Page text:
Ferdinand II of León

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Ferdinand II
TumboA ferdinand.jpg
Ferdinand, from the Tumbo A cartulary of the Cathedral of Santiago de Compostela.
King of León and Galicia
Reign 21 August 1157 – 22 January 1188
Predecessor Alfonso VII
Successor Alfonso IX
Consort Urraca of Portugal
Teresa Fernández de Traba
Urraca López de Haro
Issue
among others...
Alfonso IX of León
House House of Burgundy
Father Alfonso VII of León and Castile
Mother Berenguela of Barcelona
Born c. 1137
Died 22 January 1188 (aged 50–51)
Benavente
Burial Cathedral of Santiago de Compostela
Religion Roman Catholicism
Sancho III of Castile and Ferdinand, from a Privilegium Imperatoris of Alfonso VII of León and Castile.

Ferdinand II (c. 1137 – 22 January 1188) was King of León and Galicia from 1157 to his death.

Life[edit]

Born in Toledo, Castile, he was the son of King Alfonso VII of León and Castile and of Berenguela, of the House of Barcelona. At his father's death, he received León and Galicia, while his brother Sancho received Castile and Toledo.[1] Ferdinand earned the reputation of a good knight and hard fighter, but did not display political or organising faculty.

He spent most of his first year as king in a dispute with his powerful nobles and an invasion by his brother Sancho III.[2] In 1158 the two brothers met at Sahagun, and peacefully solved the heritage matters. However, Sancho died in the same year, being succeeded by his child son Alfonso VIII, while Ferdinand occupied parts of Castile.[3] The boundary troubles with Castile restarted in 1164: he then met at Soria with the Lara family, who represented Alfonso VIII, and a truce was established, allowing him to move against the Muslim Almoravids who still held much of southern Spain, and to capture the cities of Alcántara and Alburquerque. In the same year, Ferdinand defeated King Afonso I of Portugal, who, in 1163, had occupied Salamanca in retaliation for the repopulation of the area ordered by the King of León.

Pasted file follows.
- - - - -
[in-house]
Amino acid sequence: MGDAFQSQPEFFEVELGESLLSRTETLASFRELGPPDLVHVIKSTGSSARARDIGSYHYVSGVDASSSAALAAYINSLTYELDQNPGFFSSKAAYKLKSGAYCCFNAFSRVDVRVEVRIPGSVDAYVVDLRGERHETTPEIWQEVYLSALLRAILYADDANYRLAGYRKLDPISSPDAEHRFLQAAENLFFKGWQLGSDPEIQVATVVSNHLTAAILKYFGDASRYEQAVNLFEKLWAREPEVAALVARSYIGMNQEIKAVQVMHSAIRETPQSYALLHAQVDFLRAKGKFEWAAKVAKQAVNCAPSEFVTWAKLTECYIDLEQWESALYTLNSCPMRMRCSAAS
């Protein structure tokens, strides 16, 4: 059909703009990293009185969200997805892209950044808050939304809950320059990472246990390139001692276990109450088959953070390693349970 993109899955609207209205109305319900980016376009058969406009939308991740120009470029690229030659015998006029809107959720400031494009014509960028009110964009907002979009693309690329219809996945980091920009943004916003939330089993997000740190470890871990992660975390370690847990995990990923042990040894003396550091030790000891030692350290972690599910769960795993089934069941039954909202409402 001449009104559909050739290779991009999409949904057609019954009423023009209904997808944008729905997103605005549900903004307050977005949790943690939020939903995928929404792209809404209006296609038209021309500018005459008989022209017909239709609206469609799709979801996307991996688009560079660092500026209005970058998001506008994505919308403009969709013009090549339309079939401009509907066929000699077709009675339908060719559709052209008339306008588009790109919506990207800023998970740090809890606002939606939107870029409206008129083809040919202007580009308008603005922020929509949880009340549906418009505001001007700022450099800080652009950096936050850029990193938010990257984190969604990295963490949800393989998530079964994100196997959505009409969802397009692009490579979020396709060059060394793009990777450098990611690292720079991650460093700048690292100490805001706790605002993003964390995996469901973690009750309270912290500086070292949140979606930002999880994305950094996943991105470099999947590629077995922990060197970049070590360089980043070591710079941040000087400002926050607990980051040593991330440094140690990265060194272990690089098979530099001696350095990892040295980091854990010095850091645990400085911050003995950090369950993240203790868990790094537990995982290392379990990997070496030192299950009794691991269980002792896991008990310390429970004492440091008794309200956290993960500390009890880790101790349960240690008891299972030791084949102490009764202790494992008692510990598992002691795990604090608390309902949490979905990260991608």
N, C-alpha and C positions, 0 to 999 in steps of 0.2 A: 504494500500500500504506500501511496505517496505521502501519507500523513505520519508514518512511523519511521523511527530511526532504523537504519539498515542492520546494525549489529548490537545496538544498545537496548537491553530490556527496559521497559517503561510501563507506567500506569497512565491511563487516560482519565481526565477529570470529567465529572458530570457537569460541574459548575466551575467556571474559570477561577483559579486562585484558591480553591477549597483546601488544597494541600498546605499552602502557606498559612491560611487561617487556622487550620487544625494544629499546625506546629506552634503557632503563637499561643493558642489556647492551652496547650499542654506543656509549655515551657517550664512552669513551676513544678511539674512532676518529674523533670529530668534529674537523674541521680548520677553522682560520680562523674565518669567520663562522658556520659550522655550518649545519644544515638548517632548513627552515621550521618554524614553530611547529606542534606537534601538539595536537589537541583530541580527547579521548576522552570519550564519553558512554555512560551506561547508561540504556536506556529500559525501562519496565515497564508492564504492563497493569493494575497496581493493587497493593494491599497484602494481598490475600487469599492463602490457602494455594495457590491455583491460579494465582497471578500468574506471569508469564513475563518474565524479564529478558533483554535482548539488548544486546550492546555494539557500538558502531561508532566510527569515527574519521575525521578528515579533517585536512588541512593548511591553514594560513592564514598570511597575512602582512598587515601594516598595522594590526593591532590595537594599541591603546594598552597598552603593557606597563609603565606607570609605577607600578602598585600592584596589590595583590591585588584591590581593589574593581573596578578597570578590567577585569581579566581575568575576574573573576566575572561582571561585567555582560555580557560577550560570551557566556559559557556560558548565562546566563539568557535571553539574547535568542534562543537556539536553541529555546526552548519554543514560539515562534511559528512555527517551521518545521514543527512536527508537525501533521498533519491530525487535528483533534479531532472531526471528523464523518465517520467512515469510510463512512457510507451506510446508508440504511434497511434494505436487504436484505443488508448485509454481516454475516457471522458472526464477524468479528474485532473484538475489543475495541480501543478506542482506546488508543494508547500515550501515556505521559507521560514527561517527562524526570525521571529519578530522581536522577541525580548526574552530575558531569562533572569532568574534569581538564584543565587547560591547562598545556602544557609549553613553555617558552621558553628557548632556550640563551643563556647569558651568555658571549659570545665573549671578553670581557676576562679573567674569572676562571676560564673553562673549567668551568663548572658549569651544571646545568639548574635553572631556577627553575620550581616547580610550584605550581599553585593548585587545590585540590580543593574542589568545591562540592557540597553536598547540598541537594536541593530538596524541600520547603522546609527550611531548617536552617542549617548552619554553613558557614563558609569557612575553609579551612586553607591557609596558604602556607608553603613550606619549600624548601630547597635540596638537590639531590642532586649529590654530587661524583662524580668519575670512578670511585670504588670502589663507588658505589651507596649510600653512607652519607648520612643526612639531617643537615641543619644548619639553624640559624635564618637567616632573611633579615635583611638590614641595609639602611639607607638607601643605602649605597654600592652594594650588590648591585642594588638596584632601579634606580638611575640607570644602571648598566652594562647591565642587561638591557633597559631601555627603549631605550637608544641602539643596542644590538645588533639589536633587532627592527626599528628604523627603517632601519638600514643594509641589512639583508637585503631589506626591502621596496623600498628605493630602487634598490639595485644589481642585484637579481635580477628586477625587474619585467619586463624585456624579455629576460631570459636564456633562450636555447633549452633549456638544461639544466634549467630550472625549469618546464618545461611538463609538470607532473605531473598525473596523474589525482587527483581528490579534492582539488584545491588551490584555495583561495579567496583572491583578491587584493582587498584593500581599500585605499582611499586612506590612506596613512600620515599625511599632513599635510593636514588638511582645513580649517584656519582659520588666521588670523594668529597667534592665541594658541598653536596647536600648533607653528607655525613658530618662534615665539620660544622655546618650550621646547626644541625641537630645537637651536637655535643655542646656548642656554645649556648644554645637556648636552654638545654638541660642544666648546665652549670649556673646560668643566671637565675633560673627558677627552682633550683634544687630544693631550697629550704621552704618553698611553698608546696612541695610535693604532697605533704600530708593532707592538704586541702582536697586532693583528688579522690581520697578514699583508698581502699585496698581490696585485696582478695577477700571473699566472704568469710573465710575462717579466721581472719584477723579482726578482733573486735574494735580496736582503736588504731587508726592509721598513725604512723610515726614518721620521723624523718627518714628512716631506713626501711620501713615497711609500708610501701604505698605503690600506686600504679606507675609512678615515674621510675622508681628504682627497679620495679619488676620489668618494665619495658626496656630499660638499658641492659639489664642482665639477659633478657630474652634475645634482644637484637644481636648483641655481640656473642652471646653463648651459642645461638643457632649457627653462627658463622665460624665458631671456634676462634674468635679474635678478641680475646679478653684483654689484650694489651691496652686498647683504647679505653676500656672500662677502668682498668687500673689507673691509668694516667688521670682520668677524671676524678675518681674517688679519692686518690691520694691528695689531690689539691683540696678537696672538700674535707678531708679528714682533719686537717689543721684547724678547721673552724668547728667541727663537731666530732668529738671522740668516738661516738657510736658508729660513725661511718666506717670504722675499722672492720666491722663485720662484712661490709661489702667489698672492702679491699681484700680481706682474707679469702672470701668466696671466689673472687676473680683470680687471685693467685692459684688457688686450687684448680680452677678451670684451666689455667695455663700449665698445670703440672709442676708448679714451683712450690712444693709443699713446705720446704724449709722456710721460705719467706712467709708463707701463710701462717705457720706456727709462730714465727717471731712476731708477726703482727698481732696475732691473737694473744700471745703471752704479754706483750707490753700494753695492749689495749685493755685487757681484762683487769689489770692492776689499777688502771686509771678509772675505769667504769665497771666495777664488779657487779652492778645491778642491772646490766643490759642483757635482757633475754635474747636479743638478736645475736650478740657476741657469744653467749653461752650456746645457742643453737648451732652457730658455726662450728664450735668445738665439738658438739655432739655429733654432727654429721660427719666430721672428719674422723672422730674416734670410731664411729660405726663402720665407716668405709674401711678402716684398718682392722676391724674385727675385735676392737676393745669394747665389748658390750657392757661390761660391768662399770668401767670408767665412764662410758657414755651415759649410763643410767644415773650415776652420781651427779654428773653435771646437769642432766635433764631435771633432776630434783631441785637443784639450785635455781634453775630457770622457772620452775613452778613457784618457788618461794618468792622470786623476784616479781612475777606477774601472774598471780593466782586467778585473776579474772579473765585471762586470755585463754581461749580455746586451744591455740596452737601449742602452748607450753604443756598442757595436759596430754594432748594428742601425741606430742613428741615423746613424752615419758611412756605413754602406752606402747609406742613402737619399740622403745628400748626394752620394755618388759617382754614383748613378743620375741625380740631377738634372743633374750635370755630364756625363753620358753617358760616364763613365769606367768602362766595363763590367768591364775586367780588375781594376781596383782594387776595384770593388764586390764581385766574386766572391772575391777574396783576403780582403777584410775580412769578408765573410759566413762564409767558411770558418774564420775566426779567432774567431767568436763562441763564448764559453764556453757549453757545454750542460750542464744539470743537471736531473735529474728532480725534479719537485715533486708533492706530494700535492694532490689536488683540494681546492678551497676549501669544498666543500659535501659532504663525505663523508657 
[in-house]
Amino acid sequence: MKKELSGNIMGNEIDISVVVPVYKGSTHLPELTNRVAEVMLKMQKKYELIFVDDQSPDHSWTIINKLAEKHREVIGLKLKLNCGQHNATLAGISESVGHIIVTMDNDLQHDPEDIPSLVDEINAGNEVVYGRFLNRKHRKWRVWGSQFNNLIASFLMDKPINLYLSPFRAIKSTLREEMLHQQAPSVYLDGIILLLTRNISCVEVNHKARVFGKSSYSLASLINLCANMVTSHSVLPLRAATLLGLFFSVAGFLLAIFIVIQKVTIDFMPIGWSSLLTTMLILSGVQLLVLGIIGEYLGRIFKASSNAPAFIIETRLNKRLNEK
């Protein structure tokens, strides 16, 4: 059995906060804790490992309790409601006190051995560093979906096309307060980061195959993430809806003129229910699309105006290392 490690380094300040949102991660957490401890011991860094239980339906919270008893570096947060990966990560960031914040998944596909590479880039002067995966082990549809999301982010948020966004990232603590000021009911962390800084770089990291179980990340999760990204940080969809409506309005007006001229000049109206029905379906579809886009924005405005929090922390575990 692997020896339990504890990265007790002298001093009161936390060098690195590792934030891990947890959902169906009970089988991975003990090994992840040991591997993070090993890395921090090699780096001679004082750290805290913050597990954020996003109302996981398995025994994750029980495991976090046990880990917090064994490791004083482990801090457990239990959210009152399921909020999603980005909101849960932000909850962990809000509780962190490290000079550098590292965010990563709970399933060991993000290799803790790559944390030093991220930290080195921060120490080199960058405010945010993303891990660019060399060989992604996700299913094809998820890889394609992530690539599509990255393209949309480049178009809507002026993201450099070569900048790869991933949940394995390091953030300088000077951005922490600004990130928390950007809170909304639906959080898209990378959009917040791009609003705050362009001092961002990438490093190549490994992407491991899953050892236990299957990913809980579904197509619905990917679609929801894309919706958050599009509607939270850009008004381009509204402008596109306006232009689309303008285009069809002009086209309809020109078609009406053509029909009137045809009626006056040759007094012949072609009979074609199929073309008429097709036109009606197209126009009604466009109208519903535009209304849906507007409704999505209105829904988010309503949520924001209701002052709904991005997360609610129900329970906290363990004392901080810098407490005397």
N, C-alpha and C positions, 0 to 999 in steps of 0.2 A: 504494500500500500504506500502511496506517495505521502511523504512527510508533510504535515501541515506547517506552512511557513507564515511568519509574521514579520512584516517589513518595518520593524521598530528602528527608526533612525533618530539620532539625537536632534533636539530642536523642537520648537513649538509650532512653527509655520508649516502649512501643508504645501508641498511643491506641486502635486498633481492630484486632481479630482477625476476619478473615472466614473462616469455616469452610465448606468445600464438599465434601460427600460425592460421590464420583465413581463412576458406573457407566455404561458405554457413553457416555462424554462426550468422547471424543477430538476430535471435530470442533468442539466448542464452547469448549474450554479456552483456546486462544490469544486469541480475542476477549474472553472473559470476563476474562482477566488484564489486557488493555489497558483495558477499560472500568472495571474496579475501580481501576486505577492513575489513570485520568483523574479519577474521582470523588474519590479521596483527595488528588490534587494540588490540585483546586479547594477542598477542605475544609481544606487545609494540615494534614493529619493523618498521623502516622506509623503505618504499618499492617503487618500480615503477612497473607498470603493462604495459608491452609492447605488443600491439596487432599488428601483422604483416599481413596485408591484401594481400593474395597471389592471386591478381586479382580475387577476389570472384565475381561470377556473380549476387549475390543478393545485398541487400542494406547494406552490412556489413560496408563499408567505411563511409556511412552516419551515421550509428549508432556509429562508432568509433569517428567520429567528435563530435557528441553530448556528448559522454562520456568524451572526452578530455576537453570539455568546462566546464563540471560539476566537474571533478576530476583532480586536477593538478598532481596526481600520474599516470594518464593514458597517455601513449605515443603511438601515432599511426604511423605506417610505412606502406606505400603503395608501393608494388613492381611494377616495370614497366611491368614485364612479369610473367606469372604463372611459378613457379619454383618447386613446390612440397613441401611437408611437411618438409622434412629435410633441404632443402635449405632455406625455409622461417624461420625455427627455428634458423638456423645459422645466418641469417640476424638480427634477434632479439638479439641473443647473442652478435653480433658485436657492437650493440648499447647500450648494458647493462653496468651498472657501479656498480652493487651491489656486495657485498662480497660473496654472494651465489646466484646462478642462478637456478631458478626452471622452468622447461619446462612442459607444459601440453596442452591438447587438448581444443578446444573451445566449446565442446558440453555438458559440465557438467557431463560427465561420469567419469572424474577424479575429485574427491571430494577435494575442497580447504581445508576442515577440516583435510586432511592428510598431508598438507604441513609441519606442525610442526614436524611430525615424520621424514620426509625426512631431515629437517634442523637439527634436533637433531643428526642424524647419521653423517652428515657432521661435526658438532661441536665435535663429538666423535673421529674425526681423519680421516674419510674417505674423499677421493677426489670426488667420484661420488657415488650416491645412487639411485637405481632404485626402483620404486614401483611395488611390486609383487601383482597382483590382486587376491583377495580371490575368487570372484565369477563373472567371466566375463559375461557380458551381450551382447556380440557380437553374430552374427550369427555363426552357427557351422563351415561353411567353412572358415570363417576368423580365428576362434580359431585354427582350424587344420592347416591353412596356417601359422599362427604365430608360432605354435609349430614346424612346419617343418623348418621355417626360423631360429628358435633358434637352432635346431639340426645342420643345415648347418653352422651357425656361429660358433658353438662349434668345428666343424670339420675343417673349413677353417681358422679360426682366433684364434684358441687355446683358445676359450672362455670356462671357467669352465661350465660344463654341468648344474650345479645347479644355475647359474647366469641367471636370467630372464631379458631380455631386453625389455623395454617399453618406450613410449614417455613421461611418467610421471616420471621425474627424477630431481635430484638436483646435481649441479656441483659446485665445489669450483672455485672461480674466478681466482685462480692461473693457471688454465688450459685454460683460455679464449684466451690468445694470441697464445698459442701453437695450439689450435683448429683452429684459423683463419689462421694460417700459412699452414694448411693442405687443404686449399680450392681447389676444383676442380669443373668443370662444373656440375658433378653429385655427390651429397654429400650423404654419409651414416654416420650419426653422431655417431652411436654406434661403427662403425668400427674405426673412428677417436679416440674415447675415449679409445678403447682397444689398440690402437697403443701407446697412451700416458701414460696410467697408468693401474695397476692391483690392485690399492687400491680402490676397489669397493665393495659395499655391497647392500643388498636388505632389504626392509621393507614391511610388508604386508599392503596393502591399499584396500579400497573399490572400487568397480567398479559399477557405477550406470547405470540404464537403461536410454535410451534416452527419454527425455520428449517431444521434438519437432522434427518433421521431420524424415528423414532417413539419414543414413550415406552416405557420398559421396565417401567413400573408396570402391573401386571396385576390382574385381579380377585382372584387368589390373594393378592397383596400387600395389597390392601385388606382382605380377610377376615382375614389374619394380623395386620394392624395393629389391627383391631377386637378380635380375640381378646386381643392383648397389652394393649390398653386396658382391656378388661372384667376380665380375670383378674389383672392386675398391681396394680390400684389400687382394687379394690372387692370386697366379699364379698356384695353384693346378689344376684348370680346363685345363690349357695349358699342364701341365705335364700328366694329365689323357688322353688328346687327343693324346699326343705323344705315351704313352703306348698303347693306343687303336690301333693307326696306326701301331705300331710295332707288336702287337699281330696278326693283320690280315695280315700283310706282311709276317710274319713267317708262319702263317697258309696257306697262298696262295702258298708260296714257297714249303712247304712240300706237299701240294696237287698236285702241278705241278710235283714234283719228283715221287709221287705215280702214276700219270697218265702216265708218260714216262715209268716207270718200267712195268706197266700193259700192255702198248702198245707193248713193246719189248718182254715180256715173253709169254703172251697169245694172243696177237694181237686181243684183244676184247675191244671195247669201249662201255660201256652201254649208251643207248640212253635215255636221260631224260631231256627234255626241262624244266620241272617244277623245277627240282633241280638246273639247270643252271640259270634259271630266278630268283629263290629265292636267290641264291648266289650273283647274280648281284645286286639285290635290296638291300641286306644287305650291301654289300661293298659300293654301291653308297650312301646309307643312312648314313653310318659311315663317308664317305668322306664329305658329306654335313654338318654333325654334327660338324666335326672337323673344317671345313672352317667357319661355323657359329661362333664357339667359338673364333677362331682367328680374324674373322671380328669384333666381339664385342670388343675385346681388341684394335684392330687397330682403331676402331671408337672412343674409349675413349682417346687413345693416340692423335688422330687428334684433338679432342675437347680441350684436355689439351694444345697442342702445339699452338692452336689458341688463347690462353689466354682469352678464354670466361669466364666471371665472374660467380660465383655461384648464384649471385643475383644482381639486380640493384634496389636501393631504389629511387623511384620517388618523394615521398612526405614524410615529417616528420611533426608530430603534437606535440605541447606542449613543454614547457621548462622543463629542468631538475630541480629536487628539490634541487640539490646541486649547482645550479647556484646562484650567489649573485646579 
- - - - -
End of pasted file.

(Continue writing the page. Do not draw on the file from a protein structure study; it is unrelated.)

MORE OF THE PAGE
In 1165 he married Urraca, daughter of Afonso of Portugal. However, strife with Portugal was not put to an end by this move. In 1168 Afonso again felt menaced by Ferdinand II's repopulation of the area of Ciudad Rodrigo: he then attacked Galicia, occupying Tui and the territory of Xinzo de Limia, former fiefs of his mother. However, as his troops were also besieging the Muslim citadel of Badajoz, Ferdinand II was able to push the Portuguese out of Galicia and to rush to Badajoz. When Afonso saw the Leonese arrive he tried to flee, but he was disabled by a broken leg caused by a fall from his horse, and made prisoner at one the city's gates. Afonso was obliged to surrender as his ransom almost all the conquests he had made in Galicia in the previous year. In the peace signed at Pontevedra the following year, Ferdinand got back twenty five castles, and the cities of Cáceres, Badajoz, Trujillo, Santa Cruz and Montánchez, previously lost by León. When in the same years the Almoravids laid siege to the Portuguese city of Santarém, Ferdinand II came to help his father-in-law, and helped to free the city from the menace.

Also in 1170, Ferdinand created the military-religious Order of Santiago de Compostela, with the task to protect pilgrims travelling to the tomb of the apostle James in the cathedral of Compostela. The order had its seat first in Cáceres and then in Uclés.